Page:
The hormones in your body work together like a symphony. Hormones are chemicals produced by different glands and tissues, and are part of the body’s endocrine system. Basically, hormones carry messages to organs to tell them what to do and when to do it.
Hormones help in regulating the body’s processes. They regulate sexual function, body temperature, appetite and metabolism, sleep cycles, mood and stress levels, and your heart rate.
If one hormone level is out of sync, then the entire orchestra gets out of tune. Hormonal imbalance means you have either too much or too little of certain hormones, which can cause serious effects on your body.
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It is normal for the hormone levels in a woman’s body fluctuate depending on your menstrual cycle and stages in your life. The hormone levels shift before and after your periods, during pregnancy and during menopause.
Hormone imbalances are usually caused by stress, hormonal disorders such as diabetes and polycystic ovarian syndrome, hormonal contraceptives, or the natural changes in your body during pregnancy or menopause.
Here are some of the most common signs or hormonal imbalance in women and what you can do about them:
Excess weight gain
Hormonal imbalance in women can often trigger excessive weight gain, and make it hard to lose the weight. This is because hormones play key roles in metabolism, the nervous system and reproduction – three bodily systems that are crucial in maintaining a healthy body weight.
High levels of hormones such as oestrogen, cortisol and insulin and low levels of thyroxin are often to blame for a rapidly expanding waistline.
During a woman’s monthly cycle, it is normal to experience mood changes due a fluctuation in oestrogen levels.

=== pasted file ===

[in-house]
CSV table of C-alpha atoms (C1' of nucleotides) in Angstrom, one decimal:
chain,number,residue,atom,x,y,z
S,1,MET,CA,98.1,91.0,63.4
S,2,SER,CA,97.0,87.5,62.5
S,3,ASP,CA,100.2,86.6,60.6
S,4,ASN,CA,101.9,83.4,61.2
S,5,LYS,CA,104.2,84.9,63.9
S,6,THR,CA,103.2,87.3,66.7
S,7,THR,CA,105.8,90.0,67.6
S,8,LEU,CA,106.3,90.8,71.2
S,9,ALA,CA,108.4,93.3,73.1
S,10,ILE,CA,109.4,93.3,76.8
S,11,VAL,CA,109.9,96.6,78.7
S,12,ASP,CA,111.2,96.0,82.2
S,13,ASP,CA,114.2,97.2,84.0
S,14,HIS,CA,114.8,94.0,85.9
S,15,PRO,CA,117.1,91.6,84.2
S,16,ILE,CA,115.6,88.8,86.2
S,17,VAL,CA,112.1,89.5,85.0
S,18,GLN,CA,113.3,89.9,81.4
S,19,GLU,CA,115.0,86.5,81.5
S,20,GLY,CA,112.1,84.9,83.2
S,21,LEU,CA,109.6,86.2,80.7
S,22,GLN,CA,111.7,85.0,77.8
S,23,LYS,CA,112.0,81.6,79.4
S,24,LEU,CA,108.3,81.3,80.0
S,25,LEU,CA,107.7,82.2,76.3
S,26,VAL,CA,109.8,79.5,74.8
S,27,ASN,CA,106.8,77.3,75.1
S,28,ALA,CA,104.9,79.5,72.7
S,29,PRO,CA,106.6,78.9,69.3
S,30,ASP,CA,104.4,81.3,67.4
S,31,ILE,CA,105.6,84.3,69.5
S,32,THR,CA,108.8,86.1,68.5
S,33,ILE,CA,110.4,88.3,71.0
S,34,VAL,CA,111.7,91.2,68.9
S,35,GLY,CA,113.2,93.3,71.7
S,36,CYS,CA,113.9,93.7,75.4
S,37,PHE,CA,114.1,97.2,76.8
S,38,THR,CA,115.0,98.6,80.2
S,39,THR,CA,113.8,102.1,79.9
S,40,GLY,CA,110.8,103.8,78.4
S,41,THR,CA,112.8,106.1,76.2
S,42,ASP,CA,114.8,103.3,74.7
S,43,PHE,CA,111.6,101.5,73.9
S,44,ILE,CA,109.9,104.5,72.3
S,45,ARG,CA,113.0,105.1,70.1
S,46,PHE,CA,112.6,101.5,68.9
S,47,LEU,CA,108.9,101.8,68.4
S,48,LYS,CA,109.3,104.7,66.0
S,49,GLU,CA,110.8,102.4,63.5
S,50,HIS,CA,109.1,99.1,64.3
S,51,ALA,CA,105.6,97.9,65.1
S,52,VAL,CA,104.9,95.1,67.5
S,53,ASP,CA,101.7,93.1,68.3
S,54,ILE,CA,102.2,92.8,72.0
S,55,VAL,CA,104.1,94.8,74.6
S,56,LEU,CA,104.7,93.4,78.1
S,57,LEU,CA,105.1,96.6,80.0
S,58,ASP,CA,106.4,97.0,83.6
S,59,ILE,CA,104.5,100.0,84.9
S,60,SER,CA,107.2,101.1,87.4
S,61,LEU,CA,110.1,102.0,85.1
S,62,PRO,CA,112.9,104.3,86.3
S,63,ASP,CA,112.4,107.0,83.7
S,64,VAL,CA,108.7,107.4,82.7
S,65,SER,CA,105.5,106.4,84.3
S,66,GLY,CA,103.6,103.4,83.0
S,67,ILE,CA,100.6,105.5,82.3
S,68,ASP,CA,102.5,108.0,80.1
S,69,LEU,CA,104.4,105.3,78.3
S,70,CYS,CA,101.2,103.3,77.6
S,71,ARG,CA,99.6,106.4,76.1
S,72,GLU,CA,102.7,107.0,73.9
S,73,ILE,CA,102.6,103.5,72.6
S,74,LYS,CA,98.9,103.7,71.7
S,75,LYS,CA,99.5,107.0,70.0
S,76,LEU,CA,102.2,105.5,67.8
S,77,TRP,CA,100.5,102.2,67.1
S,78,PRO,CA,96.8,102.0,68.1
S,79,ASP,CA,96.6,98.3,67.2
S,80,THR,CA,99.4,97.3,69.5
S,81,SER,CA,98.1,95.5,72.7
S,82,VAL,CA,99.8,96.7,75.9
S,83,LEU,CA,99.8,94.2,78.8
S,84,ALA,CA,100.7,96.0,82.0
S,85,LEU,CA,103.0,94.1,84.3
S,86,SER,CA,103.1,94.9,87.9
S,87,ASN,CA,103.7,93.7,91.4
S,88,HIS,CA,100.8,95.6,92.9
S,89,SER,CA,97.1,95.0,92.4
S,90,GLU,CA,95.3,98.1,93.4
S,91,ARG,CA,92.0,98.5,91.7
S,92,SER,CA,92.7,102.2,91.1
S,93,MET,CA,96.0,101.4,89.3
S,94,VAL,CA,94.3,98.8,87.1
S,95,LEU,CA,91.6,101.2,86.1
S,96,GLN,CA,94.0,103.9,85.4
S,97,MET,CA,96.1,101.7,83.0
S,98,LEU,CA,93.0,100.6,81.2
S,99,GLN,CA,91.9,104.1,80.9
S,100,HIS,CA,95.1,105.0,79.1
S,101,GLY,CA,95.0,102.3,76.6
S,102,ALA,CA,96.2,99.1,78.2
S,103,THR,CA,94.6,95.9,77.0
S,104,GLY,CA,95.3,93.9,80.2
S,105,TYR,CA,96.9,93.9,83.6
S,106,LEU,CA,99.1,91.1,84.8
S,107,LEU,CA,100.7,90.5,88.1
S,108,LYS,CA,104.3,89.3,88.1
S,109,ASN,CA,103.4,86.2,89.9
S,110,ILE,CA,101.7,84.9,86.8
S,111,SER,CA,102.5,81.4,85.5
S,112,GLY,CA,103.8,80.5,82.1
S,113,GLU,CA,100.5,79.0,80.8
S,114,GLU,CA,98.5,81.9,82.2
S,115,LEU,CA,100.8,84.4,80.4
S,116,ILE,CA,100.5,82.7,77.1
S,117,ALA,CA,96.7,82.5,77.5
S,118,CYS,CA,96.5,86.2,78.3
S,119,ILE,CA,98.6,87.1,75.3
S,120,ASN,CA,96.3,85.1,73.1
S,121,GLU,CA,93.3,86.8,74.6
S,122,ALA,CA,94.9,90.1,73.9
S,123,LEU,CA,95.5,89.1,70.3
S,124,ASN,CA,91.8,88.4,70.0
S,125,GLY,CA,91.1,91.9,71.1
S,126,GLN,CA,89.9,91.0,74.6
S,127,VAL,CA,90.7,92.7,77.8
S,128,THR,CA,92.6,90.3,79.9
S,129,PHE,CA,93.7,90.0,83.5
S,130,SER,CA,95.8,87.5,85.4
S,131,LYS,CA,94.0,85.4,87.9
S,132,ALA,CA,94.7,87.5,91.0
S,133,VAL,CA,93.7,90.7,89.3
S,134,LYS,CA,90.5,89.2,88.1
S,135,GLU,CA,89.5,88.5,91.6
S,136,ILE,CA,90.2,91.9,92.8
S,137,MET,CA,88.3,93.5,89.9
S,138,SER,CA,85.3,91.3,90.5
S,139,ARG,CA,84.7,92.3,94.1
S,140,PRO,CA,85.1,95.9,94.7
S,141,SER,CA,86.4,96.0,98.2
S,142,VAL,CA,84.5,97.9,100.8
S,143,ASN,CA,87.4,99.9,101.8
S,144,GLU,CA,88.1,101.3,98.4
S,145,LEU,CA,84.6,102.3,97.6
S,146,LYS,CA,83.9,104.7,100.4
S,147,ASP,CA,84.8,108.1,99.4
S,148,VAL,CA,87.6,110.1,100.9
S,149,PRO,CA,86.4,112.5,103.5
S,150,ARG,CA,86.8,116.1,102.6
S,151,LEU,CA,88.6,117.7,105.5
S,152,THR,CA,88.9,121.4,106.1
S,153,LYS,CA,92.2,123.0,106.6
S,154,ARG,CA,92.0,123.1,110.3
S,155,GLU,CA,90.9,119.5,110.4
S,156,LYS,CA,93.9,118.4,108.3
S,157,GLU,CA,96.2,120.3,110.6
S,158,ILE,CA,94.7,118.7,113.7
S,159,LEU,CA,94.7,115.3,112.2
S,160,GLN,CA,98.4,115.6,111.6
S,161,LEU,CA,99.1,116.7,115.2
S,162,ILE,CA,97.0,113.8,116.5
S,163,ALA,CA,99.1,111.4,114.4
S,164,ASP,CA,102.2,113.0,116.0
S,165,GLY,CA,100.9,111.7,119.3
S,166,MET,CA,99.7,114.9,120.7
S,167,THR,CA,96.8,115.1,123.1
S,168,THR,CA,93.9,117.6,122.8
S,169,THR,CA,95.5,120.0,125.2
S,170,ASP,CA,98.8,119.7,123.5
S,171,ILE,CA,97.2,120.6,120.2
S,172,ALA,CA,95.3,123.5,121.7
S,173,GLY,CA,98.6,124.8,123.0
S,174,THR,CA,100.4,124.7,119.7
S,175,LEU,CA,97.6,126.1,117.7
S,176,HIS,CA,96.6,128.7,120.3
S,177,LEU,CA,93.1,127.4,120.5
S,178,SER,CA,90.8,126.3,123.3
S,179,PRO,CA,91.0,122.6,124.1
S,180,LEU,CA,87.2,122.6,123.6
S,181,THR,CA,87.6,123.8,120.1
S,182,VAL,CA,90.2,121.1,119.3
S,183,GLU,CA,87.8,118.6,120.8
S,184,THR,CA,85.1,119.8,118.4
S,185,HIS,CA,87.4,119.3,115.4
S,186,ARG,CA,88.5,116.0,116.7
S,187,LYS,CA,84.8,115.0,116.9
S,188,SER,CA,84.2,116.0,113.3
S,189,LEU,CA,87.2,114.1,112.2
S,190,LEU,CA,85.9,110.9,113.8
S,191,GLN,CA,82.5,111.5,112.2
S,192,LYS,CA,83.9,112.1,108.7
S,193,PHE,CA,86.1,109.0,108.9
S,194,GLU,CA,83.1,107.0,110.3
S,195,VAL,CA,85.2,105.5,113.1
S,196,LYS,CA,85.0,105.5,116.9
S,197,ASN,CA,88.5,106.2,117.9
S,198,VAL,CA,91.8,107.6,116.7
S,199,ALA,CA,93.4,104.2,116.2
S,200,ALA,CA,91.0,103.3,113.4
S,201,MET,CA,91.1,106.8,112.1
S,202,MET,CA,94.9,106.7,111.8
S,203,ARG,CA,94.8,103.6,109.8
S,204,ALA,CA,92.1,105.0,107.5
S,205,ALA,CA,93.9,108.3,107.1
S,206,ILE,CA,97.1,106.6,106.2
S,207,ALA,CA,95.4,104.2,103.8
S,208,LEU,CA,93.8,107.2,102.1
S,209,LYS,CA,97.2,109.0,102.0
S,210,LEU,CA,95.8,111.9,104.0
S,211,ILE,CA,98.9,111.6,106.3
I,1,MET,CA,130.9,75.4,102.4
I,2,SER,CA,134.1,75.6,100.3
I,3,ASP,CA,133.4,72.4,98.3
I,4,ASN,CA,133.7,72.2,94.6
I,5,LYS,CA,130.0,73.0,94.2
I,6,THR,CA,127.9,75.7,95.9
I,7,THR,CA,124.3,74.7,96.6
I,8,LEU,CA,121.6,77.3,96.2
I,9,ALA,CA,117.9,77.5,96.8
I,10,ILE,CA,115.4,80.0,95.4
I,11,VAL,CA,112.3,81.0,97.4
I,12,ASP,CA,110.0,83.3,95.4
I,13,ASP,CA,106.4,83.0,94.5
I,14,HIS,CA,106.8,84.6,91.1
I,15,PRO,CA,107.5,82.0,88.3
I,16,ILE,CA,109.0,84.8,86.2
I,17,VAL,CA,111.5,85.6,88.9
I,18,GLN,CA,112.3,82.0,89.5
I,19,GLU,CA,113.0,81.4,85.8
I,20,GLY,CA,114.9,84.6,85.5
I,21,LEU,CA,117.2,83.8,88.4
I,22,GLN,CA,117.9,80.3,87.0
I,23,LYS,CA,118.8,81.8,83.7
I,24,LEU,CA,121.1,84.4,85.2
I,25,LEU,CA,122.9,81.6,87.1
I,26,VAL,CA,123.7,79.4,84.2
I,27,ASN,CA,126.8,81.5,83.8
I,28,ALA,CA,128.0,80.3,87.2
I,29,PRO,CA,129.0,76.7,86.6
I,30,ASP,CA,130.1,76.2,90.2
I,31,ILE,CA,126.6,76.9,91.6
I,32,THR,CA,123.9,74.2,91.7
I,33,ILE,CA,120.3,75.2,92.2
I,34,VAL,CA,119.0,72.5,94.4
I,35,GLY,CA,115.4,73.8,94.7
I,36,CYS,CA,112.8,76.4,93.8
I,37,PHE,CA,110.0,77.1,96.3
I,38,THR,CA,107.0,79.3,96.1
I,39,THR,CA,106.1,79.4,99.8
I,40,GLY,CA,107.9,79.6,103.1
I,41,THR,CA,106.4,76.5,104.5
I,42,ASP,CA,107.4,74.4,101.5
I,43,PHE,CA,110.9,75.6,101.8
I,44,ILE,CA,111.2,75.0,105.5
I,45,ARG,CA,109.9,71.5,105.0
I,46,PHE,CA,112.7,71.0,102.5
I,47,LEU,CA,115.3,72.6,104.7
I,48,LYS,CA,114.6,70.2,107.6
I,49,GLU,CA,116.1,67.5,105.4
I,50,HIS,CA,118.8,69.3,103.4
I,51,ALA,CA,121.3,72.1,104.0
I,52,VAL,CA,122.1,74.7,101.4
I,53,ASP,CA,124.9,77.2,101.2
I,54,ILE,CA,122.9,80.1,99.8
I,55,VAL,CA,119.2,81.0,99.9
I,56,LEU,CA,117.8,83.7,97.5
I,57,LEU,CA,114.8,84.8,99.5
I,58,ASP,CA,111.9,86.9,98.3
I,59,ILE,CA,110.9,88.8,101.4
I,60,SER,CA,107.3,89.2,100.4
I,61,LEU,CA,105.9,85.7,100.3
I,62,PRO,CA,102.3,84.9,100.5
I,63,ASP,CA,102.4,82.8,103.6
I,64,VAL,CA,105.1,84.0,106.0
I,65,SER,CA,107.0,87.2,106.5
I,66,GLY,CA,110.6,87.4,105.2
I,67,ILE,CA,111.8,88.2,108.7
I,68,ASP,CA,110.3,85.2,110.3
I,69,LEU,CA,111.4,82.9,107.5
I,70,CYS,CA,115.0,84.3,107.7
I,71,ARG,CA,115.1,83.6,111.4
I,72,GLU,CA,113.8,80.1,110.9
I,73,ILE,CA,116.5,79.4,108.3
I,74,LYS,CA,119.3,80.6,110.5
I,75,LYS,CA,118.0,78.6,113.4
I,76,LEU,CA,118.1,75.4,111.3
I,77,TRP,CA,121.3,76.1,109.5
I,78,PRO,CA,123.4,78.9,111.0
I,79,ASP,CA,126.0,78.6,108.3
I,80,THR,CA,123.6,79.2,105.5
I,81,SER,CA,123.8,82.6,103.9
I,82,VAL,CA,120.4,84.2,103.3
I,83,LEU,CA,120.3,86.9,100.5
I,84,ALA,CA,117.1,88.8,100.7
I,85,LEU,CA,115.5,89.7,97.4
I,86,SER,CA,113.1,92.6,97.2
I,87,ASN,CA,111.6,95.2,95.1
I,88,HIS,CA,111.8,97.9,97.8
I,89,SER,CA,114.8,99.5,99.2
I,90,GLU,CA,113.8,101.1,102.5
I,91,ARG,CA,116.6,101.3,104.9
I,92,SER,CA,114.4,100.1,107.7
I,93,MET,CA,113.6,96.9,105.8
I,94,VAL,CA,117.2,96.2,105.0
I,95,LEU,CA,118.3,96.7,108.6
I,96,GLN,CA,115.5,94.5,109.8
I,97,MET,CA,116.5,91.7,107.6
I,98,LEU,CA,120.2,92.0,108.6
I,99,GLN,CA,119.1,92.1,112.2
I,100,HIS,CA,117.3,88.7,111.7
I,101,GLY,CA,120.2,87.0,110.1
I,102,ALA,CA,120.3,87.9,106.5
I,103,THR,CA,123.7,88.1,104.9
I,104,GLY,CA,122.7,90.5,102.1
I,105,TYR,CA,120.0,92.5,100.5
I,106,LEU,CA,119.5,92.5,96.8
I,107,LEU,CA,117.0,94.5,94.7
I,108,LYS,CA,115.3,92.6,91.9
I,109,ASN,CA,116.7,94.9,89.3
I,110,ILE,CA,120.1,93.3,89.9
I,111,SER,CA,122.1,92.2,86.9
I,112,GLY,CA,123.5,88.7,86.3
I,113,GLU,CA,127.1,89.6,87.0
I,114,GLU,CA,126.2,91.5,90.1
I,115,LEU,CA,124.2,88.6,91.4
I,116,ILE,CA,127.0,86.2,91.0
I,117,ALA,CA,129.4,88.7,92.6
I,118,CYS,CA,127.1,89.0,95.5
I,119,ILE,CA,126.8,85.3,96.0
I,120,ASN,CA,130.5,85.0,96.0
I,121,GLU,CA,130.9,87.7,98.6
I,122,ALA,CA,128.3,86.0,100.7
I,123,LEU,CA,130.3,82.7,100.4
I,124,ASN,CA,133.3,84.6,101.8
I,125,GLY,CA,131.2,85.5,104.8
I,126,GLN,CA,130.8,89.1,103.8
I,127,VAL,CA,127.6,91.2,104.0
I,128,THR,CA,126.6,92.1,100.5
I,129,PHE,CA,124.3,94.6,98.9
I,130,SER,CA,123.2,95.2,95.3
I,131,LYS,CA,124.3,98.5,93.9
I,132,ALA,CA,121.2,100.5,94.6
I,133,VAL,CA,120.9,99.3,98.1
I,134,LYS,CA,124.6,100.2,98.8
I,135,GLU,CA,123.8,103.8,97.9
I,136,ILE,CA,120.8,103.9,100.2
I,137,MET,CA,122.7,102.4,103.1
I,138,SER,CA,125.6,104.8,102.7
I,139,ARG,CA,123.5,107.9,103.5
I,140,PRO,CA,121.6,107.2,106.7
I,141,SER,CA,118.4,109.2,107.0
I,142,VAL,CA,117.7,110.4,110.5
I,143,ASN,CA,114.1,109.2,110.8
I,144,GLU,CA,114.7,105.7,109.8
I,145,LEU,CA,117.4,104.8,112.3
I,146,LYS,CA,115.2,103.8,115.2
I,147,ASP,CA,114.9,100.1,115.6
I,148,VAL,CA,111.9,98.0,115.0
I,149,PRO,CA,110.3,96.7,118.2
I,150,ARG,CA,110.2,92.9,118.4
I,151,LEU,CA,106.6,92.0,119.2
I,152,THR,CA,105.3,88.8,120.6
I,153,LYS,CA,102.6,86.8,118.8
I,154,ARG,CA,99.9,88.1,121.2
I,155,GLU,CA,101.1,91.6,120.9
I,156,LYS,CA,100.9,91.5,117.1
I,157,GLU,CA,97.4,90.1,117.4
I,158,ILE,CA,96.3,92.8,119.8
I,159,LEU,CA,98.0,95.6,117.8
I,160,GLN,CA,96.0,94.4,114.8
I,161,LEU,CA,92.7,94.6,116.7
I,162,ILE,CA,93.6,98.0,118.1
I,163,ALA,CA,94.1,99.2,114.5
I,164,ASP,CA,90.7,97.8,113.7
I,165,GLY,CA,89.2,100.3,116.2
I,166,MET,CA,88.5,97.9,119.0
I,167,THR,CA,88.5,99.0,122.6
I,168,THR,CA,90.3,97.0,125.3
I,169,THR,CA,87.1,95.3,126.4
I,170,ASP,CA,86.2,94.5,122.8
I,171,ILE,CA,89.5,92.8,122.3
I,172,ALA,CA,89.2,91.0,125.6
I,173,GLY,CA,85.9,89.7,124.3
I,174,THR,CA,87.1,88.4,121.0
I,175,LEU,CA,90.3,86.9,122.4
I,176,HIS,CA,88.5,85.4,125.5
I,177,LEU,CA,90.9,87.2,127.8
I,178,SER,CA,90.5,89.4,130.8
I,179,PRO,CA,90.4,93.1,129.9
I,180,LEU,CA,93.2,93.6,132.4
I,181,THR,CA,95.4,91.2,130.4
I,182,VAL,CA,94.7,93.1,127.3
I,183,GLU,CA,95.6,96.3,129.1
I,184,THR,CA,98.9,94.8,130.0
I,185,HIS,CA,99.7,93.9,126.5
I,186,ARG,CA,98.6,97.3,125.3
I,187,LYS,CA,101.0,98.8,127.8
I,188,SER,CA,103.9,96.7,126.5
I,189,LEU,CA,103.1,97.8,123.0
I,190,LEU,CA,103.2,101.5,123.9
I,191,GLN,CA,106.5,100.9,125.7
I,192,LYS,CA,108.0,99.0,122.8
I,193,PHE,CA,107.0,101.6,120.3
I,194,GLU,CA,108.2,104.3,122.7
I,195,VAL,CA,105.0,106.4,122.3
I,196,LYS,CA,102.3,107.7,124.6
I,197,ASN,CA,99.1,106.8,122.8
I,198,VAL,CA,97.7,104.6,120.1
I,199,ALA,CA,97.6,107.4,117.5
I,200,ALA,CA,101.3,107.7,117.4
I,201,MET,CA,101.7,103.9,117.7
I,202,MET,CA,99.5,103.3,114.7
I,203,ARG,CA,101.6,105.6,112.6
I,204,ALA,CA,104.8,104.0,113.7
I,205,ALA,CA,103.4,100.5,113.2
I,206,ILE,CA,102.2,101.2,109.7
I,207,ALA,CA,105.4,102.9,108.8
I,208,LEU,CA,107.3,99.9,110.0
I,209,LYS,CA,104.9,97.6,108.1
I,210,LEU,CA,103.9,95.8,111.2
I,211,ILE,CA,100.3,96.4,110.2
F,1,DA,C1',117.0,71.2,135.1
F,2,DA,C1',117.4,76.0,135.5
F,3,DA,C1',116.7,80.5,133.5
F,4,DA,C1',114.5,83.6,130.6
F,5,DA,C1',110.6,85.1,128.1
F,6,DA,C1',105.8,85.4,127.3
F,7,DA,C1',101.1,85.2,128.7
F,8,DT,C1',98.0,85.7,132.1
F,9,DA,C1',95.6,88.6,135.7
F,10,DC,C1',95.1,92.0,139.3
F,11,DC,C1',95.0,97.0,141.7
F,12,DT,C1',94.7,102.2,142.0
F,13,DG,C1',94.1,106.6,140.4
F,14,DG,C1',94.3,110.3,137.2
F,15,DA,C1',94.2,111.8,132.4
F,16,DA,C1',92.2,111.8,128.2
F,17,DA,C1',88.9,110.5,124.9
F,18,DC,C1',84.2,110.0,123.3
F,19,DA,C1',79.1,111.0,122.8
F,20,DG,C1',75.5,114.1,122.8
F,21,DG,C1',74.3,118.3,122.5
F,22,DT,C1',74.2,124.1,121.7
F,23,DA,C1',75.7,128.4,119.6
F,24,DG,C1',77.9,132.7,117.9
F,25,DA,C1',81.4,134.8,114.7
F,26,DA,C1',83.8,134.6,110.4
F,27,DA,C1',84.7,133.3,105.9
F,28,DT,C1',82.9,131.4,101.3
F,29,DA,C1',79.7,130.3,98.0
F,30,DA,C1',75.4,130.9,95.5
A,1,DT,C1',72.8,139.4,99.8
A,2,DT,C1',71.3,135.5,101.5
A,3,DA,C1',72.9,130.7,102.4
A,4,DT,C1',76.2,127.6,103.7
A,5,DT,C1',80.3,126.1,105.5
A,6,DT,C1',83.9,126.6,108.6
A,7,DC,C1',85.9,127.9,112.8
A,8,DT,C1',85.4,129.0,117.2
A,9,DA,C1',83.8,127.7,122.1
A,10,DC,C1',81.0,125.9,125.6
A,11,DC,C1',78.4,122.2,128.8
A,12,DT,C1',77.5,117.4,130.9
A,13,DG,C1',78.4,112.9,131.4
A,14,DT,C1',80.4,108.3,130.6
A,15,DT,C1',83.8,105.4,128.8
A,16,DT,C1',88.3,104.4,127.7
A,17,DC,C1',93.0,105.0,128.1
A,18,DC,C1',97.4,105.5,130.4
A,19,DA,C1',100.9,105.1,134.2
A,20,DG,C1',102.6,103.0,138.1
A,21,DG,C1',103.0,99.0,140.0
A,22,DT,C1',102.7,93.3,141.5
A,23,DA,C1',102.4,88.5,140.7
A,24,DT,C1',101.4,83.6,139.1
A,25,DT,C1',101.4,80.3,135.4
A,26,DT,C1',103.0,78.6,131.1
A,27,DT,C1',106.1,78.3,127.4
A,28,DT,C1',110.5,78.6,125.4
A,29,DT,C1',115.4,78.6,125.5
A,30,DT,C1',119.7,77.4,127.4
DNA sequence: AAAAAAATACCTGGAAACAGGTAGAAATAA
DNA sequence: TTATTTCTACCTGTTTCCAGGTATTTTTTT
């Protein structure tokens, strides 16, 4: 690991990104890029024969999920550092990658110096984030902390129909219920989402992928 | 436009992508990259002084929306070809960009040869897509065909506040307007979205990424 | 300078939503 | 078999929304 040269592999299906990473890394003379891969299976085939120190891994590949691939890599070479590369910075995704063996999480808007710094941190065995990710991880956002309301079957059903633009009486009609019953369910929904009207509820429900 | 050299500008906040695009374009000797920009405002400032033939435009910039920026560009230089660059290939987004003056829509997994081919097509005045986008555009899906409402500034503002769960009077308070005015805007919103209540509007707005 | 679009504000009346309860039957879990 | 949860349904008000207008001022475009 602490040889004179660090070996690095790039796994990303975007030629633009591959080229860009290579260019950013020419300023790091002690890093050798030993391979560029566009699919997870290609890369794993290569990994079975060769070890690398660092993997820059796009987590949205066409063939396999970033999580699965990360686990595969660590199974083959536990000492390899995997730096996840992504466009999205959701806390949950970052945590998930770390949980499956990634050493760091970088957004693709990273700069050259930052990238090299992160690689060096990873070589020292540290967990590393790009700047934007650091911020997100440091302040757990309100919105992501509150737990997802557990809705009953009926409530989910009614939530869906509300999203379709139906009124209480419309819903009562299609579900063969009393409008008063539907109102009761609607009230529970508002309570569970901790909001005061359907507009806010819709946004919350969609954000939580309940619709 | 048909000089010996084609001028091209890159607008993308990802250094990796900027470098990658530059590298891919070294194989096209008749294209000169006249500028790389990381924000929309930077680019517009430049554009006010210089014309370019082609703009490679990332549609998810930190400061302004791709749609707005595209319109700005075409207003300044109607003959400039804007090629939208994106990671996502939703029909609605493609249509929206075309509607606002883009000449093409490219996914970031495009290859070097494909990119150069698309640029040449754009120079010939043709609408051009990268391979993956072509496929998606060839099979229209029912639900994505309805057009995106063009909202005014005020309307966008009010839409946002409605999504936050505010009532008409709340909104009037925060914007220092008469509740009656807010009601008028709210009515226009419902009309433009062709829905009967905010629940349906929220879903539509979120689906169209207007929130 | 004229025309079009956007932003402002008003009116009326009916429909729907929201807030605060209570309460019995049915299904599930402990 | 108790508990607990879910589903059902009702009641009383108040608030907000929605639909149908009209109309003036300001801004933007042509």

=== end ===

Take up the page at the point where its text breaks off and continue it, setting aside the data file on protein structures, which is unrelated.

This might prompt some women to reach for fatty or sugary comfort foods, which lead to weight gain.
High levels of cortisol, usually referred to as a stress hormone, can slow down your metabolism and cause you to gain weight.
What to do: If you suspect that your weight gain is due to hormonal imbalances, adopt a calming practice to reduce cortisol levels. Reduce your sugar intake to regulate your cortisol levels, exercise regularly. It is also a good idea to adopt an organic or vegetarian diet - exposure to chemicals in food are known to cause increased oestrogen levels in both men and women.
A lot of women suffer from skin breakouts just before or during their menstrual period. It is estimated that 50 per cent of women between ages 20 to 29 experience hormonal acne. This type of acne also affects 25 per cent of women in the 40-49 age bracket with the onset of menopause.
The normal hormonal fluctuations are responsible for these monthly breakouts. For most women, the acne goes away as soon as their hormones stabilise. However, women who have excess androgens might have chronic hormonal acne. For some women, hormonal acne might take the form of blackheads, whiteheads, cysts, or general skin inflammation.